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Work stops on key project at Limerick Regional Hospital

Minister Michael Noonan with Thersa Ryan and Paula Cussen, hospital manager, at the sod turning ceremony for the new unit in the Regional - work on which has now been halted

Minister Michael Noonan with Thersa Ryan and Paula Cussen, hospital manager, at the sod turning ceremony for the new unit in the Regional - work on which has now been halted

  • by Nick Rabbitts
 

WORK on a €13m extension at the Mid-Western Regional Hospital has been halted over fears of the spread of a potentially deadly organism.

Construction work has started on a new six-storey building will house a neurological centre, cystic fibrosis unit, and specialist breast and dermatology units, with Finance Minister Michael Noonan turning the sod.

The money for the development has come from a charitable consortium, which has gained backing from the JP McManus foundation.

However, Galway builders JJ Rhatigan & Company have pulled around 30 workers off its construction site in Dooradoyle, and closed it until the HSE acts to install filters, and seal up windows to prevent the Aspergillosis virus getting on site.

Ger Mullane, of JJ Rhatigan, says it is the HSE’s responsibility to install the filters, not his company’s.

The condition is carried by dust in the air. Common when demolitions are taking place, if building workers inhale the spore, it can cause a range of illnesses from coughs and fevers to chills, delirium, blood clots and failure of vital organs.

One of a number of construction projects at the regional hospital site, the works will see the demolition of the hospital’s existing canteen.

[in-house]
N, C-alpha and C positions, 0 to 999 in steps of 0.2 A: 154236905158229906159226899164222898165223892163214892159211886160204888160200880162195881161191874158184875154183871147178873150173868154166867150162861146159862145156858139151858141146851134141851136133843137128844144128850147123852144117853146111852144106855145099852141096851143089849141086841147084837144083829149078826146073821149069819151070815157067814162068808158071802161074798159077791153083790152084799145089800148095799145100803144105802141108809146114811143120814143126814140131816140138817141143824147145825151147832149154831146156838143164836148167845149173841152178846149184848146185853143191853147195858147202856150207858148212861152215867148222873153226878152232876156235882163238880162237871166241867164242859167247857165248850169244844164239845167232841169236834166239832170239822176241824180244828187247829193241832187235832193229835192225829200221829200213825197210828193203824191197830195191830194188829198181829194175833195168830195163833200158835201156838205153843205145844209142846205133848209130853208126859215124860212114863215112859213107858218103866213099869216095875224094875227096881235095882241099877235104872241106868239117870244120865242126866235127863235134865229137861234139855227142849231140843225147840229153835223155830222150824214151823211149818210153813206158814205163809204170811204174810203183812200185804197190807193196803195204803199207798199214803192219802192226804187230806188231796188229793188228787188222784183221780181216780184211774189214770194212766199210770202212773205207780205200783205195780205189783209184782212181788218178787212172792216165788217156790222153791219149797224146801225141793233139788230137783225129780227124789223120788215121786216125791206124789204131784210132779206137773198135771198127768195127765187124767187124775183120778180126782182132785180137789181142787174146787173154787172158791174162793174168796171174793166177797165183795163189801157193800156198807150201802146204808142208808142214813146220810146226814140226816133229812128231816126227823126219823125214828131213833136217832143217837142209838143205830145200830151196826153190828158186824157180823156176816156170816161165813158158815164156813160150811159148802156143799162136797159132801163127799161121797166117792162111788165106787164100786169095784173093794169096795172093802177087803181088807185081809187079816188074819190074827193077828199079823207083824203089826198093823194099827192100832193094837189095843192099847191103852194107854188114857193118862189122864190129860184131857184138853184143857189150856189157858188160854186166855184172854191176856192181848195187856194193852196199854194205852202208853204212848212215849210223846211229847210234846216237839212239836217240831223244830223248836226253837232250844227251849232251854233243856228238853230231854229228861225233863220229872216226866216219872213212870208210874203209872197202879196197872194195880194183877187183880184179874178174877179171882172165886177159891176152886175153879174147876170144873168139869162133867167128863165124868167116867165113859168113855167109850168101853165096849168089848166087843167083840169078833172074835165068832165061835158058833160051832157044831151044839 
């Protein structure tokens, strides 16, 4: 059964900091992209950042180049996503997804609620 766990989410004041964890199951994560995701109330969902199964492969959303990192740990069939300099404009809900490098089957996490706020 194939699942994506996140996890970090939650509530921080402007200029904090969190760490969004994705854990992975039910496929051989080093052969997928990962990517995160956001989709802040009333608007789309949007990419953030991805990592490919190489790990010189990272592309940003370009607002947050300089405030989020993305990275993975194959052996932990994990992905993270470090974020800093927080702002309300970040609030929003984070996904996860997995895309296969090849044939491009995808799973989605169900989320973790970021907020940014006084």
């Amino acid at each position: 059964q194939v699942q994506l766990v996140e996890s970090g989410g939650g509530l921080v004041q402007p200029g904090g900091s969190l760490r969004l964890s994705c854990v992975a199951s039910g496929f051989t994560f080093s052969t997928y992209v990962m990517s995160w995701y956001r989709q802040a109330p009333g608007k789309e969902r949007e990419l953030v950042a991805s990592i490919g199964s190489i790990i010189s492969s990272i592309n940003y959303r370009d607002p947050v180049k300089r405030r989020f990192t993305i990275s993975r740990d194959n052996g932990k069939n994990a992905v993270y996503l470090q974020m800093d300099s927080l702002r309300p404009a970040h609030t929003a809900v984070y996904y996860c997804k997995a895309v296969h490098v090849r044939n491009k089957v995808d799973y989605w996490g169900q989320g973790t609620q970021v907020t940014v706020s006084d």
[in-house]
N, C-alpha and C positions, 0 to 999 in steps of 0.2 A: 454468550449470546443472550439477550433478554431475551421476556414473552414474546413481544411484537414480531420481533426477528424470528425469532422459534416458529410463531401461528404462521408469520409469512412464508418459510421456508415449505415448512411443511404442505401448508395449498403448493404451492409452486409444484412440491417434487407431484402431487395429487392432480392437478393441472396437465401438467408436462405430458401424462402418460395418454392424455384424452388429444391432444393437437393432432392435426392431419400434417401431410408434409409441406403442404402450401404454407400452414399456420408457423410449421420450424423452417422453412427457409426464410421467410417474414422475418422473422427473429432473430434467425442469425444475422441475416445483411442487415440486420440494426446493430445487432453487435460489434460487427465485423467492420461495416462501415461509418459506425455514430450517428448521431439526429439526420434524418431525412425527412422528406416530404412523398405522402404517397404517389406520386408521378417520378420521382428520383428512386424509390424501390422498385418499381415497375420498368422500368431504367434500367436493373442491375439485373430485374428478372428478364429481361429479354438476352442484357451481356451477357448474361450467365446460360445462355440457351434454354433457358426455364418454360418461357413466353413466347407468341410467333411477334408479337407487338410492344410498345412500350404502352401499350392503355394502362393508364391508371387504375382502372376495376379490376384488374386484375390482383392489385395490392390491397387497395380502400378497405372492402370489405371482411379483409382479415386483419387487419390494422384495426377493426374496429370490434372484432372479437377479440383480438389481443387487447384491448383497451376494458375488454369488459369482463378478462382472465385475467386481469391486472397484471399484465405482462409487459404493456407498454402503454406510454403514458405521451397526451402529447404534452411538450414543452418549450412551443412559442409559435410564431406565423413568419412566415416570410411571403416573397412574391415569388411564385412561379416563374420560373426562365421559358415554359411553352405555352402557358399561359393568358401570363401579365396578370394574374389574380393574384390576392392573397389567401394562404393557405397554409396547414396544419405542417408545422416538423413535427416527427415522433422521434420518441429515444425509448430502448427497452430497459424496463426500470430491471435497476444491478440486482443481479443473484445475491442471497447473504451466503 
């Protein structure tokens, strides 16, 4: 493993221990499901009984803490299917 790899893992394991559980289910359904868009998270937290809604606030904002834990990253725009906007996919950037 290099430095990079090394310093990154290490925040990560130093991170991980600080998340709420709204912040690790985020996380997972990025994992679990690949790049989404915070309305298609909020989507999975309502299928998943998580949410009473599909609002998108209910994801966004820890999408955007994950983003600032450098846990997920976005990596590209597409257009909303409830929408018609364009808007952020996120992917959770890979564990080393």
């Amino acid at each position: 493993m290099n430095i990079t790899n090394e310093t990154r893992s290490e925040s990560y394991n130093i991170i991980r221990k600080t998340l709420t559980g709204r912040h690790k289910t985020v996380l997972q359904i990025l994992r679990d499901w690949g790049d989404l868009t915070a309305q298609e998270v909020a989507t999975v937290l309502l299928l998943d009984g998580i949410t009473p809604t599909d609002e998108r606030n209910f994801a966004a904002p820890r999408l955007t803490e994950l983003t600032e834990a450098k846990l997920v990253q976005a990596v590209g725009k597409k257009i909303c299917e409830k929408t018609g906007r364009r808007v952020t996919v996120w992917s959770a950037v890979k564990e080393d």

But Mr Mullane said with this now due to take place, the contractor has had no choice but to stop the work.

“When you carry out demolition works, you obviously create dust. The dust can, and usually does contain an organism called aspergillosis. When you seek excavation, or do demolition, you release this, and it can be contagious. People who have lung problems or breathing difficulties are susceptible to inhaling that spore. If you are working in a hospital environment, you will seal up the windows and the fans, and put in better filters, meaning the spore will not get into the hospital,” he explained.

He confirmed JJ Rhatigan is awaiting the green light from Leben Developments, a consortium bankrolling the extension, to continue. It is up to Leben to get the HSE to carry out the safety works, he added.

Leben Developments is a charitable consortium which includes representatives of cystic fibrosis group TLC4CF, the Mid-Western Hospitals Development Trust, and the Mid-West branch of the Parkinson’s Association of Ireland.

They have raised the money for this new development, and once it is completed - expected to be by mid-2014 - it will be given to the HSE.

Mr Mullane was unable to give a date as to when the builders would return to the site, but said that in the meantime, they have been redeployed on other projects which Rhatigans are involved with.

It is hoped work will get back underway on the project in the near future, however.

Nollaig Lonergan, Mid-Western Hospitals Trust, was not available for comment as the Limerick Chronicle went to press.

Meanwhile, the €35m Critical Care Unit moves closer to opening, after the contractor John Sisk handed the site over to the HSE. The project will see a non-invasive investigations unit alongside two medical device laboratories and a nine-bed day ward, with 19 full isolation rooms spread over the first, second and third levels.

HSE spokesman Michael Walsh said health service representatives are in the building “getting ready for phased commissioning”.

 

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